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(NewsUSA) - As winter rolls around, most households are busy digging out their winter coats and firing up the woodstove. However, few people realize that as they gear up for festivities, pest invaders like rodents, cockroaches and nuisance wildlife are just one foundation crack, open utility pipe entry point or broken basement window away.
The National Pest Management Association (NPMA) reminds homeowners that the potential for pest infestations increases during the cold months of the year as pests seek shelter -- most often in people's homes.
House mice nest in dark, secluded attics and basements. In addition to carrying diseases and bacteria, causing indoor allergies and asthma attacks, they can also chew through drywall and wires, increasing the risk of electrical fires.
Keep house mice from entering the house by sealing outside cracks and holes. It's also important to keep basements and attics dry and clutter free to prevent nesting spots.
Norway rats nest in basements, piles of debris and other undisturbed materials. They can gnaw through almost anything to obtain food and water. Like house mice, Norway rats also carry diseases and pose a risk of house fires.
Fill any gaps or cracks on the outside of the home, and eliminate sources of moisture in crawl spaces and basements.
Raccoons often climb through chimneys or attics in search of a denning site, posing danger to humans. Not only can raccoons attack if they feel threatened while trapped indoors, but they are also a major host of rabies in the U.S.
To repel raccoons, store waste cans in sealed areas, or use an animal-proof lid. Check the outside of your home for access points, repair loose siding or shingles, and use a mesh cover or cap for your chimney.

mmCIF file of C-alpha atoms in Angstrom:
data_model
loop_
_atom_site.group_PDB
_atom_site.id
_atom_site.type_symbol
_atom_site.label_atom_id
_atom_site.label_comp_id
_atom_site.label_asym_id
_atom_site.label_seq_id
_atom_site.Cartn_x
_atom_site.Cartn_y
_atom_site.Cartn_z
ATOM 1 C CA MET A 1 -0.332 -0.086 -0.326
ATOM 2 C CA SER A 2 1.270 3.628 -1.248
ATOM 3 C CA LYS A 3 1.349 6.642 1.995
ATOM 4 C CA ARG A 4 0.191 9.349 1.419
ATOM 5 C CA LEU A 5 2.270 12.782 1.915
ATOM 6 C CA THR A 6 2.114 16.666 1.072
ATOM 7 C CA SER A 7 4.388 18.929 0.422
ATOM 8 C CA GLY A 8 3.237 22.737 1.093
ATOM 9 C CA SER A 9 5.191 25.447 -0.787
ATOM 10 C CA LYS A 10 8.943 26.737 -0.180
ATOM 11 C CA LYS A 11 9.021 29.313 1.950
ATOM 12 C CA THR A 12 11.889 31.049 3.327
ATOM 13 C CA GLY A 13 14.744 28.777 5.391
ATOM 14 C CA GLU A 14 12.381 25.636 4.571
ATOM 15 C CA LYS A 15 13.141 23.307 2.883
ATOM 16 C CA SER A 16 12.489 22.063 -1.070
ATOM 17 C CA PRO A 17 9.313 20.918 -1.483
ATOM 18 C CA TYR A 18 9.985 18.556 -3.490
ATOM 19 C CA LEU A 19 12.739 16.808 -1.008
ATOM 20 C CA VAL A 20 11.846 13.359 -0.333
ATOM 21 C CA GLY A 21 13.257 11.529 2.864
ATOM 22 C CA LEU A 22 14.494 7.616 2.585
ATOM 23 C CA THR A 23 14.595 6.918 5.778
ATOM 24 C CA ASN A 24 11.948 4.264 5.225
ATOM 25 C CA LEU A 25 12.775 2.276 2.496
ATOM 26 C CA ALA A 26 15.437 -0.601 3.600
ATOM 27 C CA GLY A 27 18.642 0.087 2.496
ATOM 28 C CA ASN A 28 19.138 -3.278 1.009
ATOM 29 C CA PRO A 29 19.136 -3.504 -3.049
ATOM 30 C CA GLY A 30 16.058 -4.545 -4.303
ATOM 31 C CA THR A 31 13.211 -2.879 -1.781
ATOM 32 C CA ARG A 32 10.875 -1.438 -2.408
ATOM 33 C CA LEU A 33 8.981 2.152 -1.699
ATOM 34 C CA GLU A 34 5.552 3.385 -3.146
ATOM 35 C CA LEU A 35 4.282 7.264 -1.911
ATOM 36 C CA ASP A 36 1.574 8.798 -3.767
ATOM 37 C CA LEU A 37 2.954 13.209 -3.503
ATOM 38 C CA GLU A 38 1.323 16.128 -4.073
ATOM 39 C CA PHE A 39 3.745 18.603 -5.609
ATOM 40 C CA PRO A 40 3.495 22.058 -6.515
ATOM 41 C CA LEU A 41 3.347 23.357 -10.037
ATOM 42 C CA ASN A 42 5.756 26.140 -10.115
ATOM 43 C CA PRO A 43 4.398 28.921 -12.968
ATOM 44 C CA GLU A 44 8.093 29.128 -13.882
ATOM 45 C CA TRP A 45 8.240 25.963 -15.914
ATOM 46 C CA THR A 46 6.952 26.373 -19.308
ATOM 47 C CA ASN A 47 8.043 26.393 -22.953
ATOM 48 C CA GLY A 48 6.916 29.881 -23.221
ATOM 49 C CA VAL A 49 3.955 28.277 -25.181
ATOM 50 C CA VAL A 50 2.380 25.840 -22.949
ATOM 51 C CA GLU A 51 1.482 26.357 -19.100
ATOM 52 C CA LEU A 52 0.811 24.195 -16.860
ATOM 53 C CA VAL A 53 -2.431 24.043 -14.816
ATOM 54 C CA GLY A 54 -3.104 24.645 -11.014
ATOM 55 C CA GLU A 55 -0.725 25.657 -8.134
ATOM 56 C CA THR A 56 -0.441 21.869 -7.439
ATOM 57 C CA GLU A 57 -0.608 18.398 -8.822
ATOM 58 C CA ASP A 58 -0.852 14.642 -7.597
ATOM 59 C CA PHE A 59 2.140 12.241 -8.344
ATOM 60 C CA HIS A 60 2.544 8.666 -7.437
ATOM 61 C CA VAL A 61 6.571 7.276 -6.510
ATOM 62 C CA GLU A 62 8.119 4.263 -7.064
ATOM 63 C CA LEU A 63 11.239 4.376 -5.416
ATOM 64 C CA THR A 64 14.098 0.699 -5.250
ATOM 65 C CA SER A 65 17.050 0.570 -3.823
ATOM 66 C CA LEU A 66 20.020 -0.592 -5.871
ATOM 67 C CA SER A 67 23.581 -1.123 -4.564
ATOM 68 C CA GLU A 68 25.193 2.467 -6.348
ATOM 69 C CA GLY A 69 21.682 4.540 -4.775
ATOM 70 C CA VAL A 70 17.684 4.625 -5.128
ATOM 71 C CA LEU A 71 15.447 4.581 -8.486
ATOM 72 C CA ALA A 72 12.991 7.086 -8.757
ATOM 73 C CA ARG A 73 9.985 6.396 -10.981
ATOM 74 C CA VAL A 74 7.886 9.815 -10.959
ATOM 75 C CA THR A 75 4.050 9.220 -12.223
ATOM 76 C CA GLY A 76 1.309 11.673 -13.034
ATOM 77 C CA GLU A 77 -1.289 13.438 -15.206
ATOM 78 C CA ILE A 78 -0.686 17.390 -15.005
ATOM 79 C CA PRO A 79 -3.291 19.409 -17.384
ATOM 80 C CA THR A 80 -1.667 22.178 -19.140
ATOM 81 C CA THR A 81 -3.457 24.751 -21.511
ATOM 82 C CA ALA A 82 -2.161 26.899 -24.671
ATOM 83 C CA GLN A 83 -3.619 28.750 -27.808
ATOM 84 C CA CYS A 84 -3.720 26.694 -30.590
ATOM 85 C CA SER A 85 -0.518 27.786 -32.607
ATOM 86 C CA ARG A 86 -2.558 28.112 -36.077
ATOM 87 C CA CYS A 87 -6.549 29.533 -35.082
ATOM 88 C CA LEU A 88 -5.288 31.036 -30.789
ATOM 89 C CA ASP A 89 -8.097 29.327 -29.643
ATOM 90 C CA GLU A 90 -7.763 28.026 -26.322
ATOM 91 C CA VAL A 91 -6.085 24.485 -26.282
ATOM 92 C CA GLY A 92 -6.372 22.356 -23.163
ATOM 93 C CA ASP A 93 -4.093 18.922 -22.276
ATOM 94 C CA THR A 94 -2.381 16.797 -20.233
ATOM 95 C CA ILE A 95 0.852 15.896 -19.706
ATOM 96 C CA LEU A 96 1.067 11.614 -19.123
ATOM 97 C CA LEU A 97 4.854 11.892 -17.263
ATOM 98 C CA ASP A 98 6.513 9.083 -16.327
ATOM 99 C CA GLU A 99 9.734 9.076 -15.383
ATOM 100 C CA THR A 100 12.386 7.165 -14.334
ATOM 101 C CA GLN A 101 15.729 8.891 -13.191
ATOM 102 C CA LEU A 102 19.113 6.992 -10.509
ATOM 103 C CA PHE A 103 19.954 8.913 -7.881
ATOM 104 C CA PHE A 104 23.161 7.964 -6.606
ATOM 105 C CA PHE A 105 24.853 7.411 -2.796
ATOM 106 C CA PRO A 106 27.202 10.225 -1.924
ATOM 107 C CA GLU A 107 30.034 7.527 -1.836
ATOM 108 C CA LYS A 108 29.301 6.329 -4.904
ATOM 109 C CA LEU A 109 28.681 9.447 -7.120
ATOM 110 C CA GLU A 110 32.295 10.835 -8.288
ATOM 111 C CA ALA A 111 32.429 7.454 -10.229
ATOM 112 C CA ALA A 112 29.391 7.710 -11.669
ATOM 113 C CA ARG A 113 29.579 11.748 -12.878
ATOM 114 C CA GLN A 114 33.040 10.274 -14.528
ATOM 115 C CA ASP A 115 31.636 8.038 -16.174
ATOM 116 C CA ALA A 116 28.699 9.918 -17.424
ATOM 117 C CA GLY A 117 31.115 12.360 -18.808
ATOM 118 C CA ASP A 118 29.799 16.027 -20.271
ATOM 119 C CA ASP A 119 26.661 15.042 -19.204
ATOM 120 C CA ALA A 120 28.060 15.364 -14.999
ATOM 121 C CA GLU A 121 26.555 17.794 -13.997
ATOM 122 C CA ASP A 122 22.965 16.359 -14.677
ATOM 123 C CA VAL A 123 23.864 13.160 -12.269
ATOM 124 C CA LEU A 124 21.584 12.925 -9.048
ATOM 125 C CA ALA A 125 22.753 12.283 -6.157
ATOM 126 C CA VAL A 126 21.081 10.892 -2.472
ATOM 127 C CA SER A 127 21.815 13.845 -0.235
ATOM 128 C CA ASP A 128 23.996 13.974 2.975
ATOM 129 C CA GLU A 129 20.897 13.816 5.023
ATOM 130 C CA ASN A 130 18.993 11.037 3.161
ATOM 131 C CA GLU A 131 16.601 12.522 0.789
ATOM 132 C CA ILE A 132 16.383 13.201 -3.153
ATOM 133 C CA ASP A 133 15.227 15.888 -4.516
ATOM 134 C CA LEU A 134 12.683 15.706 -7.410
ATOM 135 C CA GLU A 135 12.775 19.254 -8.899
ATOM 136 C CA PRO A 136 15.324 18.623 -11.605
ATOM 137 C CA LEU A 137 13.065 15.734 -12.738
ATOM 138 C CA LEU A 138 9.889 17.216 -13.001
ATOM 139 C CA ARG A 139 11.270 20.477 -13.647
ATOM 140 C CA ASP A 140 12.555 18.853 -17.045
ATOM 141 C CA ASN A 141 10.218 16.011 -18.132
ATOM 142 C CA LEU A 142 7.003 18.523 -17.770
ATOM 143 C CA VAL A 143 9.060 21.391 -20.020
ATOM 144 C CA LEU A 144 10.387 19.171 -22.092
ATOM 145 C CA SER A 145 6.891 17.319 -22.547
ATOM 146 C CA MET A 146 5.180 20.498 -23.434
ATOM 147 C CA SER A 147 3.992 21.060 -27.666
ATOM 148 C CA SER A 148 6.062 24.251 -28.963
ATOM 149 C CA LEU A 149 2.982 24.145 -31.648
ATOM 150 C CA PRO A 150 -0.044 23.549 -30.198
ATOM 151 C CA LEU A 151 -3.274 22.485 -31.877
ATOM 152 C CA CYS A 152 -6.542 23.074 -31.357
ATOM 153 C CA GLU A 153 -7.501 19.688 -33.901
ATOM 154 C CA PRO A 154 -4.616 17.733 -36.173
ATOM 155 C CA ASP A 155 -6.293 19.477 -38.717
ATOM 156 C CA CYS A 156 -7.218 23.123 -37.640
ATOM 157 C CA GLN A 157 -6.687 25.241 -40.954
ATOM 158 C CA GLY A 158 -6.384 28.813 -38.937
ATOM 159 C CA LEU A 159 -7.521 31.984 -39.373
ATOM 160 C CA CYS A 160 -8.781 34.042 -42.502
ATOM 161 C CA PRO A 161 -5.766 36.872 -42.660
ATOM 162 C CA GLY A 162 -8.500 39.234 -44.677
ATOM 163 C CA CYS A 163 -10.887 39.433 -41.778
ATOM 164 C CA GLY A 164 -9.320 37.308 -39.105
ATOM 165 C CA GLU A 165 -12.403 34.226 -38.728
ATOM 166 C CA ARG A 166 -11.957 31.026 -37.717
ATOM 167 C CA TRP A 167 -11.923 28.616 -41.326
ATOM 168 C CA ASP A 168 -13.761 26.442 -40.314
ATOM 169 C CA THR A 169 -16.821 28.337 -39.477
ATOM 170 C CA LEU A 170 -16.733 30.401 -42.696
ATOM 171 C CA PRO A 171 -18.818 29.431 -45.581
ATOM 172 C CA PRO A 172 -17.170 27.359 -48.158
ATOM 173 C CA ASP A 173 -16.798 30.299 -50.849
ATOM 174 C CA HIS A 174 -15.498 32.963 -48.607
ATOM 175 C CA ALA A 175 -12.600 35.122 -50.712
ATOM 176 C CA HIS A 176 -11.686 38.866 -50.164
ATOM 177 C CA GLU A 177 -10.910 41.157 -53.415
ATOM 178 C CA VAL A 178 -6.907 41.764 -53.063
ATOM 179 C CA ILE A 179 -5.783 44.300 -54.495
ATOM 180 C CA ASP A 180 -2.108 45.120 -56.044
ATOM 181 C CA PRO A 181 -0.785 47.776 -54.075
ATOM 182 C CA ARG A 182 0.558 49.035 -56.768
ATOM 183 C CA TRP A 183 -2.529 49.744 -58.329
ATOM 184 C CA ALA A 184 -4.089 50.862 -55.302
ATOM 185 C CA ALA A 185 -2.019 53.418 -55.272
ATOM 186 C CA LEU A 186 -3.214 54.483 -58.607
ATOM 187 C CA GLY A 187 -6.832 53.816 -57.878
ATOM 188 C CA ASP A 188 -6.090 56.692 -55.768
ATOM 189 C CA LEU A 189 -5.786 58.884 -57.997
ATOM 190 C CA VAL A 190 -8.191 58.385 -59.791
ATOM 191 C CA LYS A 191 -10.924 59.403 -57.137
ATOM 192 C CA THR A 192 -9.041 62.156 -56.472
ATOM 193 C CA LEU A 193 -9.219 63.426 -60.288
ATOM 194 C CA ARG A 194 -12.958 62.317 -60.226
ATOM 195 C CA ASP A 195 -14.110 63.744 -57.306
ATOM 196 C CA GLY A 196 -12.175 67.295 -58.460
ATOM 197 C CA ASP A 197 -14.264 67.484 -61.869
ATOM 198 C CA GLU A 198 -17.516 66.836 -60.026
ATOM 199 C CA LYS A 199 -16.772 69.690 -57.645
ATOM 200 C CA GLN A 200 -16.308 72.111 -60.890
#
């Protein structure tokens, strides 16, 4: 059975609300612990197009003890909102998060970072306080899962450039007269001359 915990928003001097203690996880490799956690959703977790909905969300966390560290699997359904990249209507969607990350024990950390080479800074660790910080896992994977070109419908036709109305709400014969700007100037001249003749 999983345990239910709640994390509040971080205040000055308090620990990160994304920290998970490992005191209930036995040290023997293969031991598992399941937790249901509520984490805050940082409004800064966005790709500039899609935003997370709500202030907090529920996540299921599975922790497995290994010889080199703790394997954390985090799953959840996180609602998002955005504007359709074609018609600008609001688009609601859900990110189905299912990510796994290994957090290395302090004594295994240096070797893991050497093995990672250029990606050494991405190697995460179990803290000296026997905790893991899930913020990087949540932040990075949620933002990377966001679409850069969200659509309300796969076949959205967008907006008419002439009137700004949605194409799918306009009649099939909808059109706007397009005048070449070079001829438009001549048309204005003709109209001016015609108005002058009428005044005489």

German cockroaches live in small areas close to food and moisture. They can sneakily enter the home in bags and boxes, and can contaminate food sources and spread bacteria.
To defend against cockroaches, keep counters and floors clean. Vacuum frequently, and dispose of garbage regularly, paying specific attention under appliances and sinks.
Visit PestWorld.org for more information on pests and prevention tips and to find a pest professional in your area.
IFR TO CELEBRATE 25 YEARS AS AN OKLAHOMA CITY INSTITUTION
OKLAHOMA CITY â€“ Oklahomaâ€™s capital city is much different than it was in January 1991.
Thereâ€™s an NBA franchise in town, and the 89ers became the RedHawks and are now the Dodgers. Gary Gibbs was in his third season as coach of the Sooners football team, Eddie Sutton was running the Oklahoma State basketball program and Bryant Reeves was a senior at Gans (Okla.) High School.
The downtown landscape has changed dramatically, rising into the heavens. But one thing has remained constant: The International Finals Rodeo is a January staple, now in its 25th year in Oklahoma City. IFR 45 is scheduled for Jan. 16-18 at the Jim Norick State Fair Arena.
â€śI actually didnâ€™t qualify for the IFR the last two years in Tulsa,â€ť said Dale Yerigan, general manager of the Oklahoma City-based International Professional Rodeo Association and an 11-time steer wrestling world champion. â€śWhen I found out that the IFR was moving to Oklahoma City and that the money was going to increase, thatâ€™s one of the things that helped me make the decision to focus on rodeoing in the IPRA.â€ť